When the glittering treasures of King Tut’s tomb were unearthed in 1924, an interest in all things Egyptian swept the world.
In Boise, it prompted businessman Leo J. Falk and former mayor Harry Fritchman to commission the building of the Egyptian Theater, a movie palace that would shine with the glory of ancient Egypt as Boiseans gathered for one of their favorite pastimes, watching movies.
The landmark Egyptian Theater opened in April 1927, featuring John Barrymore in the classic silent film “Don Juan.” A world-renowned organist was brought in to play for the opening show.
But the really amazing thing is that the Egyptian Theater still stands in Boise today in much of its original form. It still has just one screen showing first-run movies, and it still attracts moviegoers despite a plethora of multiplexes that have sprung up around town, offering endless movie choices in nondescript surroundings.
“It’s a beautiful little theater,” said Idaho historian Arthur Hart. “I like everything about it. The decoration is really spectacular.”
The doors at the entrance each have a tall, keyhole-shaped glass panel. In the lobby area, carved flowers resembling tulips with long, long stems stretch up rows of columns. Trim around the ceiling is brightly painted.
There’s a kind of Indiana Jones feeling when you walk into the theater and see the golden, intricately painted proscenium arch and columns that frame the stage.
The theater is dim, but the ornate stage area is alight. Swans, harp players, women with hair to the ground, one breast exposed and waving arms, a warrior aiming bow and arrow from a chariot pulled by two horses, three women being paddled along a river in a canoe whose head is that of a snake. Hieroglyphics. A jewellike scarab framed at the center of the top arch.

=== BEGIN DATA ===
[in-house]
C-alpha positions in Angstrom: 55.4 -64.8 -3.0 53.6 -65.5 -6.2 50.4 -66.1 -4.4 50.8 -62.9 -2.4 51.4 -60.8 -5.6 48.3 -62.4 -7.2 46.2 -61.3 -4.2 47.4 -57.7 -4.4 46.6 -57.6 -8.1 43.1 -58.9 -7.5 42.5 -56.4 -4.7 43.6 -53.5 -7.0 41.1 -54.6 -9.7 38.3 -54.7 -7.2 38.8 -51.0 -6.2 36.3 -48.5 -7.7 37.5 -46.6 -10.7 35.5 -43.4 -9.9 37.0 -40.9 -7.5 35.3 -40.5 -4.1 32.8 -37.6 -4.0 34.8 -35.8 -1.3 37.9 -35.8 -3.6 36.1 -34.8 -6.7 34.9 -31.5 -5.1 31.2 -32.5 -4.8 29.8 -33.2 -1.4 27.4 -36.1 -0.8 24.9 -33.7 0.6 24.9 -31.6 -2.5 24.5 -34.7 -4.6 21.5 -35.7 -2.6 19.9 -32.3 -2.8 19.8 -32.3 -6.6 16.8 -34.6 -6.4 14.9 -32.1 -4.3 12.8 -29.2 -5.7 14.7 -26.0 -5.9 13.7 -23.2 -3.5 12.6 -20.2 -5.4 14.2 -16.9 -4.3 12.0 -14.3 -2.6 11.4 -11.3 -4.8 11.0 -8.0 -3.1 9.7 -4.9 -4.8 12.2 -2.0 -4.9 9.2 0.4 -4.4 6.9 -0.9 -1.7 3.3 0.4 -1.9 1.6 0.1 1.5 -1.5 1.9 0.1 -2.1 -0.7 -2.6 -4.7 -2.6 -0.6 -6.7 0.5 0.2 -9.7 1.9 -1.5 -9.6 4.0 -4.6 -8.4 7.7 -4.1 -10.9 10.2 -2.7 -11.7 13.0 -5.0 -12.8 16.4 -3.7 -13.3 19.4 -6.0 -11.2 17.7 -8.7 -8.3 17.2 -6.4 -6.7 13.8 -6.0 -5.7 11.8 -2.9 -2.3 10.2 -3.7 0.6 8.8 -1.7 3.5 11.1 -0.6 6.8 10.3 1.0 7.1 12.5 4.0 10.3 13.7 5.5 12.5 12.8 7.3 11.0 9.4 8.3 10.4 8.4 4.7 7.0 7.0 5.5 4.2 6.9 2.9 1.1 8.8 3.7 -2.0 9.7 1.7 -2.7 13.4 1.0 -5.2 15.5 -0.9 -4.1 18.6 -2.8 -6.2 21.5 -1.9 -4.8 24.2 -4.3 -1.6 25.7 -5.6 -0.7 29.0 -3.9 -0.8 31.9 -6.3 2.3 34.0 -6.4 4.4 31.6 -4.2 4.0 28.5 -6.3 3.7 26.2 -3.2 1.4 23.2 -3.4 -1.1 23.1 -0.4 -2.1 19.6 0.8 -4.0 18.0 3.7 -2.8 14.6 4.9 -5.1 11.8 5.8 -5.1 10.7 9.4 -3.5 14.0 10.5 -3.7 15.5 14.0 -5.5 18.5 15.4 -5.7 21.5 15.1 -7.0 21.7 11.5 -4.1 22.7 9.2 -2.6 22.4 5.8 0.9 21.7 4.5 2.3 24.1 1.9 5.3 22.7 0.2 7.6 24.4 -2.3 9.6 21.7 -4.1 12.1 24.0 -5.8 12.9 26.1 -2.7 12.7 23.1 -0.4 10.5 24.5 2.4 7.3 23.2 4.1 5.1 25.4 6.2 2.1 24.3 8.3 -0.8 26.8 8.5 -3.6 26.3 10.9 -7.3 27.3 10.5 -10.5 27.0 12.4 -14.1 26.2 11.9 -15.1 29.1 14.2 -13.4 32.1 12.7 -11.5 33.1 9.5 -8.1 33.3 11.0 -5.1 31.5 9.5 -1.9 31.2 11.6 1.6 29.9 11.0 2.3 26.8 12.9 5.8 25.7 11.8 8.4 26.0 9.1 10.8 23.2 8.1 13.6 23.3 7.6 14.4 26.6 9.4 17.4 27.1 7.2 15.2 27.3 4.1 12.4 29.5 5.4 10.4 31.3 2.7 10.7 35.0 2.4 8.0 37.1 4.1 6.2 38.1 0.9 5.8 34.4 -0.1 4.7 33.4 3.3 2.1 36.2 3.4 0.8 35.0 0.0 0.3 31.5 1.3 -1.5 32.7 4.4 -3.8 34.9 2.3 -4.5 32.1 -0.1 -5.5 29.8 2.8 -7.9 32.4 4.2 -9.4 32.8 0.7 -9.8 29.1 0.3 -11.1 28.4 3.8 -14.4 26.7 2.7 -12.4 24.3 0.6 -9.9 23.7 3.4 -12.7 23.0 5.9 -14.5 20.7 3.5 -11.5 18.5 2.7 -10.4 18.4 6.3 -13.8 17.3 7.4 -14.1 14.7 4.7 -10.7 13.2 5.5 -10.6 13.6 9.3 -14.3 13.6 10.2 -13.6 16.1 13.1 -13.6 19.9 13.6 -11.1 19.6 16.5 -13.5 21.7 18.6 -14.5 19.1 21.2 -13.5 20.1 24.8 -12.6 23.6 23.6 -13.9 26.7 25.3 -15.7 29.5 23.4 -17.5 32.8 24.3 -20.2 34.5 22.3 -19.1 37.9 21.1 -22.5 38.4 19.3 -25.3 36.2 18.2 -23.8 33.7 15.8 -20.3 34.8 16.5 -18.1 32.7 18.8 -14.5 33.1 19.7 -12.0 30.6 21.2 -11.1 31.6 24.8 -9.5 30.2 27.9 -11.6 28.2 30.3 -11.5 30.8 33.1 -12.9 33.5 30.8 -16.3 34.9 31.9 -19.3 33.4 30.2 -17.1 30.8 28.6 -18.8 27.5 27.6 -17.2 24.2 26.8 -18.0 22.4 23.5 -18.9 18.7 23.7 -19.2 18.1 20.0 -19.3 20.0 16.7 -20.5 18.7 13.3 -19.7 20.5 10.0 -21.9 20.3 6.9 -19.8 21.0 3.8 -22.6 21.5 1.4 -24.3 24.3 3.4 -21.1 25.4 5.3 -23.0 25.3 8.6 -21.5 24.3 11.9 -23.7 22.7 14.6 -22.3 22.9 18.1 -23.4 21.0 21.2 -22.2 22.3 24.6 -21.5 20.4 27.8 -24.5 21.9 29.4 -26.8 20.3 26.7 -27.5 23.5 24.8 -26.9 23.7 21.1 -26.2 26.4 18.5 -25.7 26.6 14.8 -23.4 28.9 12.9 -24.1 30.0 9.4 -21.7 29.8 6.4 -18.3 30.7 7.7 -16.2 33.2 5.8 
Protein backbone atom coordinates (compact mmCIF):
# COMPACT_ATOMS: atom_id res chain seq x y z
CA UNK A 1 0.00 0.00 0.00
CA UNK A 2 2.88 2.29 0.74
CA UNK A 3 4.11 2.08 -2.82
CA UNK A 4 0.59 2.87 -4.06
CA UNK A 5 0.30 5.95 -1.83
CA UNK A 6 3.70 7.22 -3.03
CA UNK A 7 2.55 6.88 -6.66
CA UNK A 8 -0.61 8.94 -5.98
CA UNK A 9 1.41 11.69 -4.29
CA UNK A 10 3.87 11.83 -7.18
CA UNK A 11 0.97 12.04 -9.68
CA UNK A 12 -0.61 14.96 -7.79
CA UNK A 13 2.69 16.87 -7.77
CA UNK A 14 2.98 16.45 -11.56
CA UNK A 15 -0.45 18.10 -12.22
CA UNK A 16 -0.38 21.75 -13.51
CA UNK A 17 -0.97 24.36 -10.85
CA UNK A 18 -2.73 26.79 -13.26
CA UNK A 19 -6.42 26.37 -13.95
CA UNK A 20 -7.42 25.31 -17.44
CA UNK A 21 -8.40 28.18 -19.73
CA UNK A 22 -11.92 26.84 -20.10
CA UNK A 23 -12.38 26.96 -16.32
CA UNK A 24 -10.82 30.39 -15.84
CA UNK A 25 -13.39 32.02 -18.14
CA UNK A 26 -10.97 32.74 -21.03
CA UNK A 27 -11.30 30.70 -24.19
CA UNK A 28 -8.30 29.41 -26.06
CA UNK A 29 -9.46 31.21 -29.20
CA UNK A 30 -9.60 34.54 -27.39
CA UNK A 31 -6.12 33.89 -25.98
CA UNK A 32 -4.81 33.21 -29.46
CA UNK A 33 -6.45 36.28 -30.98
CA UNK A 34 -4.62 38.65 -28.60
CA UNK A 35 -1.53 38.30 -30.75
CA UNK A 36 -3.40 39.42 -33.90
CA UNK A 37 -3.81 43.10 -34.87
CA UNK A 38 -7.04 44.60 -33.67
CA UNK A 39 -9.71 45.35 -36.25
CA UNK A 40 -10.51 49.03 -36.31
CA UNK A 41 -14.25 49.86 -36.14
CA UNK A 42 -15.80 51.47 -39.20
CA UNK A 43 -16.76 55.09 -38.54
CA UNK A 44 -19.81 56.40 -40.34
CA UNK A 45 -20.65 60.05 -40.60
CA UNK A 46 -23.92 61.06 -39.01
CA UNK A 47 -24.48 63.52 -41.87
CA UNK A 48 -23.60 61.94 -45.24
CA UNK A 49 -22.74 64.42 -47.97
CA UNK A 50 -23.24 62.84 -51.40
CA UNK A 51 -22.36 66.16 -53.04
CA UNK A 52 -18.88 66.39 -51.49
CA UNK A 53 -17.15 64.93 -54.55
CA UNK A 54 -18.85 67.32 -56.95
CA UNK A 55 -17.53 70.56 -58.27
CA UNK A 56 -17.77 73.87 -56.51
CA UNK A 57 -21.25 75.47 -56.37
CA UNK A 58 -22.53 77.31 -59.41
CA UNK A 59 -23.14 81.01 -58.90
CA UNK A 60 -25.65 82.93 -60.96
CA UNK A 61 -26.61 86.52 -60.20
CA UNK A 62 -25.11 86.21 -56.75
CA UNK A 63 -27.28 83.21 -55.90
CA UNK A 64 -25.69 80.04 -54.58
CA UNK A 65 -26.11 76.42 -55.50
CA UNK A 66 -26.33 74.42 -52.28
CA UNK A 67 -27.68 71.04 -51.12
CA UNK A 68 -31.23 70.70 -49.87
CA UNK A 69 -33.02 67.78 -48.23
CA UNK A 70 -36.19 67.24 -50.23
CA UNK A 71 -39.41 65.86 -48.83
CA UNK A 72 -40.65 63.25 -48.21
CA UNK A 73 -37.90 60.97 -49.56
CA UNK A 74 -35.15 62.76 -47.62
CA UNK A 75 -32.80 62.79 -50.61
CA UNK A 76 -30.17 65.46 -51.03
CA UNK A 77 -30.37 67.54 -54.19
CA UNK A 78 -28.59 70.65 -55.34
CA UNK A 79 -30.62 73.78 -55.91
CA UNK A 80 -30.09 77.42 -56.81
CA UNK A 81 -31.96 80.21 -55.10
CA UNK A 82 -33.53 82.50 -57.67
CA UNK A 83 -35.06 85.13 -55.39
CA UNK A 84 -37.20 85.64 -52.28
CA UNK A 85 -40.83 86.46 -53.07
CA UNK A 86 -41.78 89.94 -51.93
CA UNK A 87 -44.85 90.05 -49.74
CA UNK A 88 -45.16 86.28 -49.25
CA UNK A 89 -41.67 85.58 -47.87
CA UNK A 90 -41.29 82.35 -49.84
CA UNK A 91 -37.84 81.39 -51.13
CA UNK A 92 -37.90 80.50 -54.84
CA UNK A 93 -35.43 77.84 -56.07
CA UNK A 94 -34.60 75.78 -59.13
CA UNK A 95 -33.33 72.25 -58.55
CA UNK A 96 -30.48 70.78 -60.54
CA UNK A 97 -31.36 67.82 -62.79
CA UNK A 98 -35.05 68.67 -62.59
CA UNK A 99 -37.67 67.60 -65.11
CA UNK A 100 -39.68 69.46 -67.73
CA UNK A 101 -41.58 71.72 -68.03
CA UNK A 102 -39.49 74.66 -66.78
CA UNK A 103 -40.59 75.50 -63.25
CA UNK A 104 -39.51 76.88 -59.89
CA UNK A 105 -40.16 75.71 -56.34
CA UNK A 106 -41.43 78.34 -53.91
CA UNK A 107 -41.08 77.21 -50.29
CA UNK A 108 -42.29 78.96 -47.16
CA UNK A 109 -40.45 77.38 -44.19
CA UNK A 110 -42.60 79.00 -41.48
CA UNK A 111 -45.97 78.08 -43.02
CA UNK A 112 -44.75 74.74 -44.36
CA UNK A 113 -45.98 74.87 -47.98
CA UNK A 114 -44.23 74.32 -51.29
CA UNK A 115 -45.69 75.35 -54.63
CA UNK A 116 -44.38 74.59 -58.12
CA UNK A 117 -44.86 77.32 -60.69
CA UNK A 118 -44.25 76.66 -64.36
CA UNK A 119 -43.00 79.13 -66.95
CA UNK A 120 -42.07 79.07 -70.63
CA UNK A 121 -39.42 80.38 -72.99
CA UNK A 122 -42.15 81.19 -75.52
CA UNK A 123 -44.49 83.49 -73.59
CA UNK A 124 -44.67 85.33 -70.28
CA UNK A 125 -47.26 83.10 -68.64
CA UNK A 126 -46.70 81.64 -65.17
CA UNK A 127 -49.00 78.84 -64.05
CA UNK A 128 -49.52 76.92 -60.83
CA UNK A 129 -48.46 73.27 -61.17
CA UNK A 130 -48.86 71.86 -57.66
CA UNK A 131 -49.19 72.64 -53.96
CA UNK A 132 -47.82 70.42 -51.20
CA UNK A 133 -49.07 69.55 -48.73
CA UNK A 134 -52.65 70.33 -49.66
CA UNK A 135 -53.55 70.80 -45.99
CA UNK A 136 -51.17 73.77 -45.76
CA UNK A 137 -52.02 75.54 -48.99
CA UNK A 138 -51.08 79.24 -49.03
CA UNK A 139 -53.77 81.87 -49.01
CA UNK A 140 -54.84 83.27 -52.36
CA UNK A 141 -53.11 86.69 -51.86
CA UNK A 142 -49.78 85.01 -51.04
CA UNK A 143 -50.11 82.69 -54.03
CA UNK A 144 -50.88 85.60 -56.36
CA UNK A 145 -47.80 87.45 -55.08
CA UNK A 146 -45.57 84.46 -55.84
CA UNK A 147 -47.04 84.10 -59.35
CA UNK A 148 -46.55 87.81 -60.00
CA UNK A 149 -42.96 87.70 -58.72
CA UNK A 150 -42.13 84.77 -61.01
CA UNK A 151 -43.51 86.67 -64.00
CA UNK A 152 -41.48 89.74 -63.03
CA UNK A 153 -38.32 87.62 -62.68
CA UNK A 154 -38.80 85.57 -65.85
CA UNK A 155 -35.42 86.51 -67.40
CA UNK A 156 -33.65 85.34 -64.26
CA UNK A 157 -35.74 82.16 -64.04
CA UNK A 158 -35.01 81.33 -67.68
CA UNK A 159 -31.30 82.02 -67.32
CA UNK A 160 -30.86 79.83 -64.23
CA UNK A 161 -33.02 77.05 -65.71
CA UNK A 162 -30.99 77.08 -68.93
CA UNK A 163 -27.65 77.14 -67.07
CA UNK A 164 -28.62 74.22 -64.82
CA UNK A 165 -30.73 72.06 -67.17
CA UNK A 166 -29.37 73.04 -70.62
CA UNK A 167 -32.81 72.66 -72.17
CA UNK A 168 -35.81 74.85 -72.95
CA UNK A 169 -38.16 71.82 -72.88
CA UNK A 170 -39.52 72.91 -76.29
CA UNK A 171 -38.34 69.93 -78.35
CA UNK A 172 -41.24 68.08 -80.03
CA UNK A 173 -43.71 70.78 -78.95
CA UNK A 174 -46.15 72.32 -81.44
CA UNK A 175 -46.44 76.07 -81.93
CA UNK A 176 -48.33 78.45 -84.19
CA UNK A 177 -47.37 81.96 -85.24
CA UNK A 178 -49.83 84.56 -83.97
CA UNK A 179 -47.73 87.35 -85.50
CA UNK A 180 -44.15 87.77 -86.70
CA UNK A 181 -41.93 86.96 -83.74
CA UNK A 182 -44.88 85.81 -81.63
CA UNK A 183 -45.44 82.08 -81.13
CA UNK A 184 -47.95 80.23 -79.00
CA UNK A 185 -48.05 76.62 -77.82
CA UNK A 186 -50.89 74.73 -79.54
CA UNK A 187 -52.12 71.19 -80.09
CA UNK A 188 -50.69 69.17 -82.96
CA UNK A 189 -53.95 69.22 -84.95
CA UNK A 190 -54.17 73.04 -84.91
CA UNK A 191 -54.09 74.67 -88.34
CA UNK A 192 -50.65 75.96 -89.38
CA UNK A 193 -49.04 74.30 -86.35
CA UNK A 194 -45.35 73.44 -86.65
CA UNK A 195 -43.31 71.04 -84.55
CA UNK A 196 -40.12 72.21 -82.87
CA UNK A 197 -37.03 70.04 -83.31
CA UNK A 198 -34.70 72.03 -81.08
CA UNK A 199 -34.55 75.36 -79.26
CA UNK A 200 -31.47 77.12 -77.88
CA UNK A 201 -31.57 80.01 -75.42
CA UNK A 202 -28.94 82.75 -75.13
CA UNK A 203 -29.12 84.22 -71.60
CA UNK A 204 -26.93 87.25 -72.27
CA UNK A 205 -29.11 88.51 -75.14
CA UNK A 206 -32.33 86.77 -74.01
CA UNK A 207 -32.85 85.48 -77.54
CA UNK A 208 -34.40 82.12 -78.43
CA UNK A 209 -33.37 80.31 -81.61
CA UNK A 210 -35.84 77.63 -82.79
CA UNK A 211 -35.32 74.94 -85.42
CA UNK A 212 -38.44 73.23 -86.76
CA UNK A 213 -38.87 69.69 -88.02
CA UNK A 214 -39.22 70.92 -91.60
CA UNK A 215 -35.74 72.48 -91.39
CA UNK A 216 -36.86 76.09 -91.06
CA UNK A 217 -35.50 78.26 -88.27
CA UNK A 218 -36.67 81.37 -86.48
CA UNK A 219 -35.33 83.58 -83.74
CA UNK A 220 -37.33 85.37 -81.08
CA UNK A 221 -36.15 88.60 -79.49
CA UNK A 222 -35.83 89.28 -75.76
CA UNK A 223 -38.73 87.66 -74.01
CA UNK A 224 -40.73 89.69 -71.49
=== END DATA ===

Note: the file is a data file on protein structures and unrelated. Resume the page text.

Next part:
The first impression is that you’ve entered the glittering center of a long-hidden treasure trove from ancient times. Two golden figures sit cross-legged on pedestals at either side of the stage, holding red baskets trimmed in gold.
The place is not entirely without tarnish. Ceiling plaster has fallen away in a couple of spots, and there are some watermarks below them. Some of the red upholstered rocking seats squeak loudly.
But repairs are in the works, said Earl Hardy, the building’s owner and the man who restored it in 1979.
Although the Egyptian has been continuously used as a movie theater, it was bought by the city’s redevelopment agency and slated for demolition. A giant, enclosed shopping mall was envisioned to replace much of Boise’s downtown core.
Hardy worked with a group that was trying to save the Egyptian’s organ. A builder, he ended up taking on the whole project. He and his workers restored painted-over details. The original Egyptian-theme light fixtures were uncovered. Ground-floor shops were eliminated in favor of new restrooms and concession areas.
The theater’s 1,200 seats were replaced with 800 plusher, larger versions set around wider aisles.
In 1927, “the people were maybe slimmer, or they would put up with less space,” Hardy said.
Architect Charles Hummel, son of the theater’s original architect, oversaw the restoration.
The theater is listed on the National Register of Historic Places, and is a nationally recognized example of Egyptian revival architecture.
Under terms of the historic restoration, Hardy is required to keep the Egyptian as a movie house until at least 2007. It also hosts meetings and some special events, although with a stage only about 10 feet deep, it’s really designed for movies.
“As far as it being viable and attractive to the present-day moviegoers, the operators tell me that it has very good attendance and people really go to see the house as well as the movie,” Hardy said.
Said historian Hart, “It’s as close to being like it was in 1927 as you could imagine.”
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